Jill U. Adams is a health journalist and an associate editor at HealthNewsReview.org. She tweets as @juadams.
Each morning, I scan 26 news sites for stories that report on some claim of a health benefit by a specific intervention. I then compile a list of said stories, and email them to the HealthNewsReview.org team. By the end of this year, I may hit 1,000 articles.
As a health care reporter, I have found it’s a worthy practice. It helps me keep up with the news of the day and demonstrates how any one item—a prominent study or new screening guidelines—can be framed in different ways. I’ll admit to having favorite sites and less-than-favorite ones. And yet any of the news stories I log and share with the HealthNewsReview.org team has the potential to be a 5-star story or a 2-star story, irrespective of the news outlet. (FoxNews.com has never had a 5-star story in 11 years but hope springs eternal!)
I can’t emphasize this enough: The systematic process of reviewing, using our 10 criteria, really does work to counter any potential bias on my part. No system is perfect, of course, but when I am a reviewer myself, I’ve found that my assessment of the quality of a news story can change dramatically from my initial morning read to the final published review. A story that seemed quite good after a quick skim may turn out to be lacking on several of our criteria and vice-versa. Also, three reviewers work each news story.
As for my impressions of the state of health news from my morning practice, here’s a quick roundup:
Coffee. It’s neither terribly good nor terribly bad for you.
Celebrities. A study about the most attractive female lips offered up a chance for news outlets to post photos of Angelina Jolie. We’ve seen the same thing with many other celeb-focused health stories. New treatment for morning sickness? Kim Kardashian. Wacky health claims? Gwenyth Paltrow. A “struggle” with chronic dry eyes? Marisa Tomei. It’s clickbait.
Headlines. Beware the hyped-up headline. Nothing makes me skeptical faster than a headline telling me how to live longer. And it’s hard not do a second roll of eyes when I scan ahead to see the article describing findings from an association study. I also watch for any of publisher Gary Schwitzer’s seven words you shouldn’t use.
Headlines, head-spinning version. Talk about different framings to a story! In April we blogged about seemingly opposite headlines on stories covering the same study. One news outlet’s story on colonoscopy warned readers that delaying the procedure was risky; another proclaimed waiting was okay.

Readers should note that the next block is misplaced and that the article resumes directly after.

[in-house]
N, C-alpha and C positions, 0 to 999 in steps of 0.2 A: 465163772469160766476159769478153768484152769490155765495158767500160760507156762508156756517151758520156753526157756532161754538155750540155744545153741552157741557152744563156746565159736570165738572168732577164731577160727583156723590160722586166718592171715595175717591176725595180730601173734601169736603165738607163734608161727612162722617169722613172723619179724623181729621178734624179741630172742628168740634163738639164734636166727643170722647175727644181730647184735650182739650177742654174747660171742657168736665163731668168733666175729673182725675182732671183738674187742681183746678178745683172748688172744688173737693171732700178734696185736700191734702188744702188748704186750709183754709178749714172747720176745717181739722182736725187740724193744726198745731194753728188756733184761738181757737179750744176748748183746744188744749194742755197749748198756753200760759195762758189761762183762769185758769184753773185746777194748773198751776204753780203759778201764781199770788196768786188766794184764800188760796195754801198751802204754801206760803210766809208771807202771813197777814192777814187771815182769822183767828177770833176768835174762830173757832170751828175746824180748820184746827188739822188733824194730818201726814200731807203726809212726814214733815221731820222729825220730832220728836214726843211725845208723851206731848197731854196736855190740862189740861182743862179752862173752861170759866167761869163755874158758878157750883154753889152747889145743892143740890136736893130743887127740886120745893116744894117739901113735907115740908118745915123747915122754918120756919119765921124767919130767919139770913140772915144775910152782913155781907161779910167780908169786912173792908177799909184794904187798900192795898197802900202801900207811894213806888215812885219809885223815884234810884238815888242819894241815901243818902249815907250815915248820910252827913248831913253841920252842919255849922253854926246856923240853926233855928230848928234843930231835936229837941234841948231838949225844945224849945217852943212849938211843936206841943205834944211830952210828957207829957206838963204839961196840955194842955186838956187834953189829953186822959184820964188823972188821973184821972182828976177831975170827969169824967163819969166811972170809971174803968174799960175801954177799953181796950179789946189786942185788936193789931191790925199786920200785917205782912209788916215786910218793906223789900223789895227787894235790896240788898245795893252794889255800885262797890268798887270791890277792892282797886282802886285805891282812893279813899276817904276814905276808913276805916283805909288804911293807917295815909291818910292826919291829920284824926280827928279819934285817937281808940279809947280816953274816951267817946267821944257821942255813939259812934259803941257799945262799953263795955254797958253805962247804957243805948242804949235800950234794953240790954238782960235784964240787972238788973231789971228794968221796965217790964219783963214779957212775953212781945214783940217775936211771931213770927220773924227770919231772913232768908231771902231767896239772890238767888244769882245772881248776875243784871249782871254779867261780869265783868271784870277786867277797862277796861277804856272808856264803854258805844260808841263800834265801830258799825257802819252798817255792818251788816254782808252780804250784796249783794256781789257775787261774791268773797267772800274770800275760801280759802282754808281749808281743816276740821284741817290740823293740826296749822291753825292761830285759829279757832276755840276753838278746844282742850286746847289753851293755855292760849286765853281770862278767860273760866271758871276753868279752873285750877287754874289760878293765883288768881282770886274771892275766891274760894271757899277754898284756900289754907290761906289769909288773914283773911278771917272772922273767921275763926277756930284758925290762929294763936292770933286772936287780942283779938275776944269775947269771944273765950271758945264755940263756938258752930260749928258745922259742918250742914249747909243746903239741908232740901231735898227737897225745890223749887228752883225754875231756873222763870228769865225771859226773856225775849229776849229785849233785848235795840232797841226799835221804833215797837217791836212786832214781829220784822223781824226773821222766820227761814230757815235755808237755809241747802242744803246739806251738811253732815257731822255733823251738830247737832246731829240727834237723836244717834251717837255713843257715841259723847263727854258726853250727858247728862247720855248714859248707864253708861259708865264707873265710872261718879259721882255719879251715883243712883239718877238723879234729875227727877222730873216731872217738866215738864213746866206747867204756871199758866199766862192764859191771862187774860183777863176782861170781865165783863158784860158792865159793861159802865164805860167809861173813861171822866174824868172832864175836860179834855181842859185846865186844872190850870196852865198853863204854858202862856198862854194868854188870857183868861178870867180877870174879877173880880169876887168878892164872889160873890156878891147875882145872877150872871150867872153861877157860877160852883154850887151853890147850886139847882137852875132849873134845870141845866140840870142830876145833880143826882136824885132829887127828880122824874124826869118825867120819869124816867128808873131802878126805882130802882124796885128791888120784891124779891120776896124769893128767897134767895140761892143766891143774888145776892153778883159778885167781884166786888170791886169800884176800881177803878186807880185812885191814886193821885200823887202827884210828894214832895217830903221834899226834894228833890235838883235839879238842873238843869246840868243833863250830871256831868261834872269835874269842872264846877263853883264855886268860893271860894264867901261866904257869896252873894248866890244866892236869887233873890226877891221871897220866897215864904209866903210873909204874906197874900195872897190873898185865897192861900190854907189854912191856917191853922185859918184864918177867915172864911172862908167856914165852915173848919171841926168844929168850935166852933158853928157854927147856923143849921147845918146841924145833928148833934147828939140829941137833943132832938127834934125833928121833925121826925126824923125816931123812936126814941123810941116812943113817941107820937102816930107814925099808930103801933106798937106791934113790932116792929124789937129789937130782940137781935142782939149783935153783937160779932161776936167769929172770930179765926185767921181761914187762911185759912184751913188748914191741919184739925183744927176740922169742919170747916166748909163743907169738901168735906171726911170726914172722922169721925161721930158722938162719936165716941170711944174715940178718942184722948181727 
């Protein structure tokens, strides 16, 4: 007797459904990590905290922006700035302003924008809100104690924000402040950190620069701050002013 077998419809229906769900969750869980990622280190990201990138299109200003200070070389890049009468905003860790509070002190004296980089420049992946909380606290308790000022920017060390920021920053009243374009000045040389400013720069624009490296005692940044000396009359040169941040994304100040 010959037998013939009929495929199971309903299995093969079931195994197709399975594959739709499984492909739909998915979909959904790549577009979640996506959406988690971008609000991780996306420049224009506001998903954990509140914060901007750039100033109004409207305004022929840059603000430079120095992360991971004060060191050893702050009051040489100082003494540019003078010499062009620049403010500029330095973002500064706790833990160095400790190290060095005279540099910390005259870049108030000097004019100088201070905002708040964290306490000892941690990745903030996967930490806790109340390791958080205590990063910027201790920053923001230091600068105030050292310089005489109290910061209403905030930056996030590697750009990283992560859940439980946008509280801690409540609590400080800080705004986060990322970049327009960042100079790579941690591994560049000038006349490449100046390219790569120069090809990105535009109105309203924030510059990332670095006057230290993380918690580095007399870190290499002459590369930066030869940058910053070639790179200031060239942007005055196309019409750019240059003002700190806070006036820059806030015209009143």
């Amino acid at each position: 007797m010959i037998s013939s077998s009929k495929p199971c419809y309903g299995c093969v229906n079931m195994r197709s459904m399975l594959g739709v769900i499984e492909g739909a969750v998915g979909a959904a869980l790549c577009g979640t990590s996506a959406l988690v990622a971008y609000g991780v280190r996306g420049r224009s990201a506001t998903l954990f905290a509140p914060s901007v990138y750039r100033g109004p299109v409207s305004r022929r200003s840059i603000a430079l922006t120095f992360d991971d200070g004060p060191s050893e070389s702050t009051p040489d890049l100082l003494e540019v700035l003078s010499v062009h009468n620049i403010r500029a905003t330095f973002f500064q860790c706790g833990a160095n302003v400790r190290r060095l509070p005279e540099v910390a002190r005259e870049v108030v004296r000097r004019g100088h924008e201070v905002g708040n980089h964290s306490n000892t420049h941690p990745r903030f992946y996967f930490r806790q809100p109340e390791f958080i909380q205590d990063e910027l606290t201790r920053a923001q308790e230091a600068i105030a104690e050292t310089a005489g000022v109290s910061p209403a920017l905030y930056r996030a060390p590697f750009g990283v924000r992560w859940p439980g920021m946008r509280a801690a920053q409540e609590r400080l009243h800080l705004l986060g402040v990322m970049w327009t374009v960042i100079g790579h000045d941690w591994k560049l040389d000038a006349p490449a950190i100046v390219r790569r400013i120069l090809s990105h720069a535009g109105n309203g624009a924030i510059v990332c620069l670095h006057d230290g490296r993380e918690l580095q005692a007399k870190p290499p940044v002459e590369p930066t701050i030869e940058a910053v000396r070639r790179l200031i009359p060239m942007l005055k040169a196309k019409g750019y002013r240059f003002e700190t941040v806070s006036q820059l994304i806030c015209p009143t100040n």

Healthy foods. Please no. You can have healthy diets — such as a healthy pattern of eating that is rich in vegetables, fruits, and whole grains. But there is no one food that will prevent cancer or make you sleep better or make you heart healthy despite what headlines may tell you. Why? Because there is no evidence for such things. Most of the studies on individual foods are association studies that rely on participants’ self-report of what they eat. They are not clinical trials that randomly put participants into an “eat blueberries” group and an “avoid blueberries” group and test the intervention for long enough in enough people to show causation.
Ill-defined interventions. Exercise is a prime example. Everyone knows by now that “exercise” is good for you. A health news story looking at exercise as an intervention should be specific — how often, how long, and how intensely the physical fitness was measured. In December, we called out the lack of specificity in this HealthDay story review.
Proxy outcomes. Another HealthDay story, Can Coffee Perk Up Heart Health, Too?, reports on a study that measured the activation of particular gene clusters involved in inflammation. It’s quite a jump from these molecules to inflammation in general to inflammation that leads to pathology, much less to actual health outcomes. A New York Times story from the same month, Running may be good for your knees, reported on a study that found different inflammatory mediators in the knee’s synovial fluid after running or sitting for 30 minutes–which is a proxy, or a surrogate marker, for knee health.
A 2014 analysis by the Media Insight Project found that about 6 out of 10 Americans admit they do nothing more than scan the headlines. With a year’s worth of reading health news under my belt, I challenge you to read beyond the headline, especially those headlines that really grab your attention. Remember to stay curious and skeptical.
More 2017 year-ender posts
Friday, December 15: Kicking off 2017 HealthNewsReview.org year-ender series
Monday, December 19: Major themes from a year’s worth of news release reviews
Friday, December 22: Memorable lines from memorable interviews from 12 podcasts we produced this year.